From West Virginia Division of Natural Resources
-- Test results have detected Chronic Wasting Disease (CWD) in four additional deer collected during the first week of the 2008 spring collections in Hampshire County, according to the West Virginia Division of Natural Resoures.
The deer were collected by sharp-shooter teams working in the Slanesville/Augusta area of the county. No new positive samples have been detected so far in the Yellow Springs area. The object of the collections is to continue to define prevalence and distribution of the disease as well as monitoring changes in the structure of the deer herd in the containment area near Slanesville, where CWD has been detected the past few years.
Spotlight surveys conducted in the fall of 2006 and 2007 indicate similar deer densities in and outside of the containment area where special collections are occurring. Wildlife biologists conducting the surveys noted the only difference is that the herd inside the containment area, which is north of Route 50, is comprised of younger animals with a higher number of fawns.
Special collections do not seem to be affecting total numbers, but do seem to be having an affect on age structure and reproductive rate which is seen as a positive aspect of the program. Younger animals should theoretically be less capable of transmitting the disease.
Field sampling is not yet fully completed for the year; however, the Division of Natural Resources would like to thank all cooperating landowners in Hampshire County for having the foresight, patience, and intelligence to participate in this program.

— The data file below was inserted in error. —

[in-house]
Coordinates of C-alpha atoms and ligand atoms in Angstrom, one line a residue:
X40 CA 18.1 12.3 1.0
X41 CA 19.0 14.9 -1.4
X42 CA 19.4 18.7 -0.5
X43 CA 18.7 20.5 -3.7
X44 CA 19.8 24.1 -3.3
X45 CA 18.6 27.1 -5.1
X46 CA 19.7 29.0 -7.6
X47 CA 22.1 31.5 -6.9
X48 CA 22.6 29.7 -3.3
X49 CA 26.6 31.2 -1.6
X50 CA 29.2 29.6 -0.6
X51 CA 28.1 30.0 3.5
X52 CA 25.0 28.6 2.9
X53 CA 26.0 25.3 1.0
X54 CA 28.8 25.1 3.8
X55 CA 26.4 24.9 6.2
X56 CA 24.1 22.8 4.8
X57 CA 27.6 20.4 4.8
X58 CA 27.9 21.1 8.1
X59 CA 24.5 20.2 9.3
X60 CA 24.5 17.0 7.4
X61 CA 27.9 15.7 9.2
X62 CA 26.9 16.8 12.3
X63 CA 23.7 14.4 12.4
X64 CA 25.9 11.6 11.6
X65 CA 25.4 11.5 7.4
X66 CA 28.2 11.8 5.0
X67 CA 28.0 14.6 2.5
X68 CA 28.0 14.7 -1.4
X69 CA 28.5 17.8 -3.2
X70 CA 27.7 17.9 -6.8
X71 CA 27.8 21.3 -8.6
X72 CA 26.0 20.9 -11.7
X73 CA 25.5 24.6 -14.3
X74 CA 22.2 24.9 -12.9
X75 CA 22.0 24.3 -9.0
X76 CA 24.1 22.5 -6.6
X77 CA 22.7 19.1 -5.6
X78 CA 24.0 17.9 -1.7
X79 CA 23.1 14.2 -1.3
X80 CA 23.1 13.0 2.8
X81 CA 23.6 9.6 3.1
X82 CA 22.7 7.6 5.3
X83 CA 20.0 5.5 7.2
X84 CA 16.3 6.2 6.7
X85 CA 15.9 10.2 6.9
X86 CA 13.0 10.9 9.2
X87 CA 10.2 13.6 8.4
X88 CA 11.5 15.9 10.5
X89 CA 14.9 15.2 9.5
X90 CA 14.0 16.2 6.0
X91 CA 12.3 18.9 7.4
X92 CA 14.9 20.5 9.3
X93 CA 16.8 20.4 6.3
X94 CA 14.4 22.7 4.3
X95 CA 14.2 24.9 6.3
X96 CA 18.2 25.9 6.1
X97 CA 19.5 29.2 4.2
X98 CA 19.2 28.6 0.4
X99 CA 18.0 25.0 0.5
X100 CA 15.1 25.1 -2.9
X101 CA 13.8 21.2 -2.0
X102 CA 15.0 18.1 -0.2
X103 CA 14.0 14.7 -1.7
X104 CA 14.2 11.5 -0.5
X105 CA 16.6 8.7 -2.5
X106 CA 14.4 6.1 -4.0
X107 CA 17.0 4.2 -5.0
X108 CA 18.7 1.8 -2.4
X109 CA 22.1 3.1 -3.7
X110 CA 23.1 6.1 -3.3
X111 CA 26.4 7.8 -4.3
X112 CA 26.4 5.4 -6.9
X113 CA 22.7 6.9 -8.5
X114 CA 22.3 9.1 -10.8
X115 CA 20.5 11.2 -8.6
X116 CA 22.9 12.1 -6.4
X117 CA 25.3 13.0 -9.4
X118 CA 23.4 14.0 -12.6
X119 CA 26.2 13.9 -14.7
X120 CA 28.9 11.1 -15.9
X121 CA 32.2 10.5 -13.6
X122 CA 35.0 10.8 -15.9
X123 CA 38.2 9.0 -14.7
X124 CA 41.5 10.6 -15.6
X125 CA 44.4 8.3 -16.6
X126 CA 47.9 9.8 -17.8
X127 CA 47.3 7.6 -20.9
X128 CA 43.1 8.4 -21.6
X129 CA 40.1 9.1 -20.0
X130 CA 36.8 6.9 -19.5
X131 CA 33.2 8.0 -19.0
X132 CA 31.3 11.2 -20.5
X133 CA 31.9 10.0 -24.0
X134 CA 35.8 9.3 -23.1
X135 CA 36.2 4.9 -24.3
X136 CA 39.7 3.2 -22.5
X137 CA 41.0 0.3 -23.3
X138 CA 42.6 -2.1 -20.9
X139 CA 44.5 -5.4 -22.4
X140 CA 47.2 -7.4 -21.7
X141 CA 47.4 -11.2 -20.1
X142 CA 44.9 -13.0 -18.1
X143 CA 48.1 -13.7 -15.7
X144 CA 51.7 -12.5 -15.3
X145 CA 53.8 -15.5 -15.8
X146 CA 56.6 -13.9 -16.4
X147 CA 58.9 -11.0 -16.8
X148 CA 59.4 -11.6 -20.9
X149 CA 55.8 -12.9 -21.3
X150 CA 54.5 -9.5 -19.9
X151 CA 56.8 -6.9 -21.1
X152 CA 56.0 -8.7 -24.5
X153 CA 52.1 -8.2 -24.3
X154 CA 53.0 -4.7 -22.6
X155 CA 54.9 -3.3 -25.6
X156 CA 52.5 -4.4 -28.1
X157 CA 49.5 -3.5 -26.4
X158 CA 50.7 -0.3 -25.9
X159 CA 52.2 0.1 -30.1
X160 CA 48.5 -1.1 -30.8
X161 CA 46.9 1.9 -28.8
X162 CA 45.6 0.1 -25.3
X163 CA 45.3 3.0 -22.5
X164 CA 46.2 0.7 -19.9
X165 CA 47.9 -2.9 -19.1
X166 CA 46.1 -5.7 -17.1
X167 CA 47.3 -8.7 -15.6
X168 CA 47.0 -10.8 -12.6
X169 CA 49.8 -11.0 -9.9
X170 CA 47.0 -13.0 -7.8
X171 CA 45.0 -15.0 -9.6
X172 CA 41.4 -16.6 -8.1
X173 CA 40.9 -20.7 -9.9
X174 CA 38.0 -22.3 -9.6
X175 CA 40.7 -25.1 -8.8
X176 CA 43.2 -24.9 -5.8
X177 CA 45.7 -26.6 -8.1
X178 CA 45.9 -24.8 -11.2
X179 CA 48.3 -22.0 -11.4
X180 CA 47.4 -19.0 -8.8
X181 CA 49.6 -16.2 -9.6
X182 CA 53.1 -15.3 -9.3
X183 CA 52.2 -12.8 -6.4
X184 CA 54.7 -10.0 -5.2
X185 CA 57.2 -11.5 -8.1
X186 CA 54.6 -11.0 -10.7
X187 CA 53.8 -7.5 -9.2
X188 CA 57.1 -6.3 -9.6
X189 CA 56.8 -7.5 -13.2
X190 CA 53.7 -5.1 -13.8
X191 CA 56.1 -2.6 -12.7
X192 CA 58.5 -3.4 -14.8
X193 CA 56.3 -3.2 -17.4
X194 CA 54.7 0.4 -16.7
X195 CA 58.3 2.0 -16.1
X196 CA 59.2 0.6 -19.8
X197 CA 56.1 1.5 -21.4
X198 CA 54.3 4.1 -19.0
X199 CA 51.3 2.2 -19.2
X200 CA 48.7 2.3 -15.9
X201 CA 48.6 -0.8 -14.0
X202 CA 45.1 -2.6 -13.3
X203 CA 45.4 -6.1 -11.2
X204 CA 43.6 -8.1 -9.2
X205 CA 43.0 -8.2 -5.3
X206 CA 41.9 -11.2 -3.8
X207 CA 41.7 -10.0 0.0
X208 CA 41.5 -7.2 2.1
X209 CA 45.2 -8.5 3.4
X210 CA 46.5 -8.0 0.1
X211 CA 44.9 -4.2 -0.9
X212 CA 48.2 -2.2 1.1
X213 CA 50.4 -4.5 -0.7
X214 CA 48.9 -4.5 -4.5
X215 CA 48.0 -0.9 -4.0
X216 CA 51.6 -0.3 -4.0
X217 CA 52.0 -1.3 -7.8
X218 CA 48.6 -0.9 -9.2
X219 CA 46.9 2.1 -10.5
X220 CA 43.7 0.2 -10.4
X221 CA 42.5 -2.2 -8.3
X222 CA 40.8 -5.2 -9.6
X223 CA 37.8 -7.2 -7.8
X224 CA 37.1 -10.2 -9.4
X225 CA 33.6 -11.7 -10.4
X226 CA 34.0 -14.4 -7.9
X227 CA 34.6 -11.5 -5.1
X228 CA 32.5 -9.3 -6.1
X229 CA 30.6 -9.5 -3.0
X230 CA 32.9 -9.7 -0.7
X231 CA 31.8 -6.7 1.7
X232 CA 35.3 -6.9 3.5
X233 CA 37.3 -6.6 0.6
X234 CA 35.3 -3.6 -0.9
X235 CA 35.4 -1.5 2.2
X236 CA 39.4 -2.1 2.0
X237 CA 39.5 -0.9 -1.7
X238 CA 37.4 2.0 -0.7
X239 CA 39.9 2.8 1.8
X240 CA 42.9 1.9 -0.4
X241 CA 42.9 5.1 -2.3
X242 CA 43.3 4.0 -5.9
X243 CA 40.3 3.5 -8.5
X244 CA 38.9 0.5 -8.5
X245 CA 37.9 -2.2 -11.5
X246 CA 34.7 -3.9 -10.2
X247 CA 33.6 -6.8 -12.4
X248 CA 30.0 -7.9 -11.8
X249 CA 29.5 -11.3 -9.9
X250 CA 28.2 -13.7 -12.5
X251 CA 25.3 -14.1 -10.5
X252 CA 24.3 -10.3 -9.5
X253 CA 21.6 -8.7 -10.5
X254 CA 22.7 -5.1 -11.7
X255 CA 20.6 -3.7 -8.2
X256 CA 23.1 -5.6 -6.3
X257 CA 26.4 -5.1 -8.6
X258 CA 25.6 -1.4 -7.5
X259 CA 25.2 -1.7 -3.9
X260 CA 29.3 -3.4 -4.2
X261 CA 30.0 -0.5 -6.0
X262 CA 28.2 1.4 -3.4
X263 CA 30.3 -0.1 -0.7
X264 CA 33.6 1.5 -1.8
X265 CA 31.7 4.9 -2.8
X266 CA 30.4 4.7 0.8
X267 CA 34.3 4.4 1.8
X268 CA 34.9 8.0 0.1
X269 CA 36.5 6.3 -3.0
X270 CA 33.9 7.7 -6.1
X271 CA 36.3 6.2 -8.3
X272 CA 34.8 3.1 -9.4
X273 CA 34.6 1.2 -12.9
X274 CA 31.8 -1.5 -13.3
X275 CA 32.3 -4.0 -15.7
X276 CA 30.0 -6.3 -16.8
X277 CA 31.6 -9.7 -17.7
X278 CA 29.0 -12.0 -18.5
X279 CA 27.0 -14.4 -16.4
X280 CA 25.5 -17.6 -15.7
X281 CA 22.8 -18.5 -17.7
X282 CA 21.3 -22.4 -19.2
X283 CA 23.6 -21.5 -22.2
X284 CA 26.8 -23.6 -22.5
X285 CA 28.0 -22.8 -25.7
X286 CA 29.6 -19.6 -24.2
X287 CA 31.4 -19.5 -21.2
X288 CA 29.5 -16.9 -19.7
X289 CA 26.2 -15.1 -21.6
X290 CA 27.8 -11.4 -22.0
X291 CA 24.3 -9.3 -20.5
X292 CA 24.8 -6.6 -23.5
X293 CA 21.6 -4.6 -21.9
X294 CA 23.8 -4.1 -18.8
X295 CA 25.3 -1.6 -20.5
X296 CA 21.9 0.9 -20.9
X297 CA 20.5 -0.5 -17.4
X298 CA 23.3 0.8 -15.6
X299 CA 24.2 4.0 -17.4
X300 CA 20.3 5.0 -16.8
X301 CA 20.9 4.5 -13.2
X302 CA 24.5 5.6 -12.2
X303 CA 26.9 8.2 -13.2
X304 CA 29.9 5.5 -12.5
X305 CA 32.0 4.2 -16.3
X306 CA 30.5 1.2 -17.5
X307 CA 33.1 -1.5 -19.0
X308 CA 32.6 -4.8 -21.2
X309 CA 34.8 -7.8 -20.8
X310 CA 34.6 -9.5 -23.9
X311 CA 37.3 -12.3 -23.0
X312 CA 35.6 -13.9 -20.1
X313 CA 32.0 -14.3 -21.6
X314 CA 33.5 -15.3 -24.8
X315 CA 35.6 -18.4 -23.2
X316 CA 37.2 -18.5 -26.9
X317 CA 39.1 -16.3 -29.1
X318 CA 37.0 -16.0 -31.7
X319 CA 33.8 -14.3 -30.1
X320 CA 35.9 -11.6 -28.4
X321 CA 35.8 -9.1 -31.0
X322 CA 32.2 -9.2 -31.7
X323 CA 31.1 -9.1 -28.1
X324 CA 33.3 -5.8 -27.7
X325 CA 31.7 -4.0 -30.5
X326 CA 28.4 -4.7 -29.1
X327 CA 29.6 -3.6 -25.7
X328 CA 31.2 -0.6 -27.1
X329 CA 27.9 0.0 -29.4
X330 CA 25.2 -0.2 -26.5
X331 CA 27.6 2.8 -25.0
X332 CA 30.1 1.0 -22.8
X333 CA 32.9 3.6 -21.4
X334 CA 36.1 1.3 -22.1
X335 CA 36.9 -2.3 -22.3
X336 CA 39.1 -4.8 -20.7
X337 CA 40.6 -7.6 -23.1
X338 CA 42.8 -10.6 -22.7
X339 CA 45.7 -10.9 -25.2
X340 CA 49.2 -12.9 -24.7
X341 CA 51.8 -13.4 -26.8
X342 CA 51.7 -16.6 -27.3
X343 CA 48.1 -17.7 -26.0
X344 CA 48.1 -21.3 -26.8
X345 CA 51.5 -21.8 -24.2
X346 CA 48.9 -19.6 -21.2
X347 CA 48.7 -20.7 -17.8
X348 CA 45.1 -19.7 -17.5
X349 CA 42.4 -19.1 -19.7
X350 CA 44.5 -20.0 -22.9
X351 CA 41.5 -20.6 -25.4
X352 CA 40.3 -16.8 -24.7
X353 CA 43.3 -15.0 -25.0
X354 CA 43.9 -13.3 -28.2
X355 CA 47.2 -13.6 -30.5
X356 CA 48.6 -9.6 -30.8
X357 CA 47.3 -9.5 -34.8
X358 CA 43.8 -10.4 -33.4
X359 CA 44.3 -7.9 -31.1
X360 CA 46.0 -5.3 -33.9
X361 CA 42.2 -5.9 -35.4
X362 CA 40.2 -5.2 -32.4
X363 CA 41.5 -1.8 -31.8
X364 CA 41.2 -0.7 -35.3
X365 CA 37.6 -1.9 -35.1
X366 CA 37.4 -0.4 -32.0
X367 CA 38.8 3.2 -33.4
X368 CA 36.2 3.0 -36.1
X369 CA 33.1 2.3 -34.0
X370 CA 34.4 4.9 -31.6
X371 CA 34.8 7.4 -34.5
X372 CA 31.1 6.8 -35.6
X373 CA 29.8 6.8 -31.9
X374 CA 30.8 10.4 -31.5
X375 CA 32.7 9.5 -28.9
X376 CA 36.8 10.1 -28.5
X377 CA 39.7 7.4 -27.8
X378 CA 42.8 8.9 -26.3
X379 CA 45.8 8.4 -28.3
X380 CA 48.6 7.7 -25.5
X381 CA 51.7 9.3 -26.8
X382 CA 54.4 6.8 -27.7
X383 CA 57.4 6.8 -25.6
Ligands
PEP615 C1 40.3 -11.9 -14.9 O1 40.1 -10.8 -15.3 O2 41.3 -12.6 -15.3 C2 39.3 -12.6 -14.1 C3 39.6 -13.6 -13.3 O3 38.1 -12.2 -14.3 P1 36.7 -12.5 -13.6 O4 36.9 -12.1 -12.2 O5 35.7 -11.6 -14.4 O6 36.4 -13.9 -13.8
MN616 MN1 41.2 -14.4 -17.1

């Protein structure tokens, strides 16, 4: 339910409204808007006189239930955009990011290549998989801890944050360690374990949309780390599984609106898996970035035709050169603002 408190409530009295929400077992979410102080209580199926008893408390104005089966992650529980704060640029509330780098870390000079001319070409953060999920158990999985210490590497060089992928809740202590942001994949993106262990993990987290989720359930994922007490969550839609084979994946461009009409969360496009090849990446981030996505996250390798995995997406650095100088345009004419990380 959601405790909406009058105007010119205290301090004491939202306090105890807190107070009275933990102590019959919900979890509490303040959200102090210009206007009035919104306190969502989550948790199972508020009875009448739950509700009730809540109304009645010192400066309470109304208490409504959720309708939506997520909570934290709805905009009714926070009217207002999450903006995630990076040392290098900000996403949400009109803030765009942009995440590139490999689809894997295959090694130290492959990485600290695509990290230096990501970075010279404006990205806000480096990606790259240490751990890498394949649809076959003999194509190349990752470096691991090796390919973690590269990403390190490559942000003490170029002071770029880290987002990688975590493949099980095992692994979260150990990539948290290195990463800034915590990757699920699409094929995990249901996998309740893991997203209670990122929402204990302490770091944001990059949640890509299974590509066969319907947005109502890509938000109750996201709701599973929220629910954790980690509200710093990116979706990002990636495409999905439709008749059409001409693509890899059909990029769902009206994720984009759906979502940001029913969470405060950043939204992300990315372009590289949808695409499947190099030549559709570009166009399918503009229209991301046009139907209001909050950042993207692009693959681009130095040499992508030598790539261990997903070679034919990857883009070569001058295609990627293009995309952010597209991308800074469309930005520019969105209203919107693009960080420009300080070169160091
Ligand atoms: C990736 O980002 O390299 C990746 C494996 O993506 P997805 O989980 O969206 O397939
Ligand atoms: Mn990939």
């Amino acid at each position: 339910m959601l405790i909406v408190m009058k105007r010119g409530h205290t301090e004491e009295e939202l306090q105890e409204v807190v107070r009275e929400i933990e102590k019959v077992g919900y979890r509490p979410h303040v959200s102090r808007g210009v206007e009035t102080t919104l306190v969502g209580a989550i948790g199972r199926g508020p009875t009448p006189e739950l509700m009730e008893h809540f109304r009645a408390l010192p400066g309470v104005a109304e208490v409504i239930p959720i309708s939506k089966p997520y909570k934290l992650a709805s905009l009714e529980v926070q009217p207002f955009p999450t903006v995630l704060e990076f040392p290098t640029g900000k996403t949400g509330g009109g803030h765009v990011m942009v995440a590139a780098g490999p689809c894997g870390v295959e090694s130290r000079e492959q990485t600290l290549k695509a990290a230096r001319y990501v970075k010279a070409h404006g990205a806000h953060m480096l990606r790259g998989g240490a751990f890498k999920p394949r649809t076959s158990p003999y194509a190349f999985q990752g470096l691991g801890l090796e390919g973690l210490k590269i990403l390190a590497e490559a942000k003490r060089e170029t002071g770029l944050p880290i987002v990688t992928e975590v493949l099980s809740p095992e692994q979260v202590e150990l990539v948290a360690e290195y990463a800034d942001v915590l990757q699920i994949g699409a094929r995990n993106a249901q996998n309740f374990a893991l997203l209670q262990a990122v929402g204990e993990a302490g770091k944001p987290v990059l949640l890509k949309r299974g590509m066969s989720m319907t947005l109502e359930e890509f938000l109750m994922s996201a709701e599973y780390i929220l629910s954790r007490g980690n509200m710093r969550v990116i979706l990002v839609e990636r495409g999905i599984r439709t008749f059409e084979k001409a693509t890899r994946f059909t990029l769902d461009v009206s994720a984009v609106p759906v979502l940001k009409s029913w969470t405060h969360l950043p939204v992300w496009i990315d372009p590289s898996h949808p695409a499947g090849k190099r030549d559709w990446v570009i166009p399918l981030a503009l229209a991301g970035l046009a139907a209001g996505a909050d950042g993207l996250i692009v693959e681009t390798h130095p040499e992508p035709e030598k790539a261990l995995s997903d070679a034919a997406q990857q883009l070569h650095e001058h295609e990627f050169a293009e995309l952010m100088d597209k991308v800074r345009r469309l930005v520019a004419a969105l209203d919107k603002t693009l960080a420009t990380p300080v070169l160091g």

If any Hampshire County containment area landowner would still like to participate by allowing biologists to collect two or three deer on their property, they should contact the District 2 office in Romney at 304-822-3551. There are still many areas where no deer have been collected that are in danger of becoming higher prevalence reservoirs for CWD.
CWD is a neurological disease found in deer and elk, and it belongs to a family of diseases known as transmissible spongiform encephalopathies. The disease is thought to be caused by abnormal, proteinaceous particles called prions that slowly attack the brain of infected deer and elk, causing the animals to progressively become emaciated, display abnormal behavior and invariably results in the death of the infected animal.
There is no known treatment for CWD, and it is fatal for the infected deer or elk. It is important to note that currently there is no evidence to suggest CWD poses a risk for humans or domestic animals.
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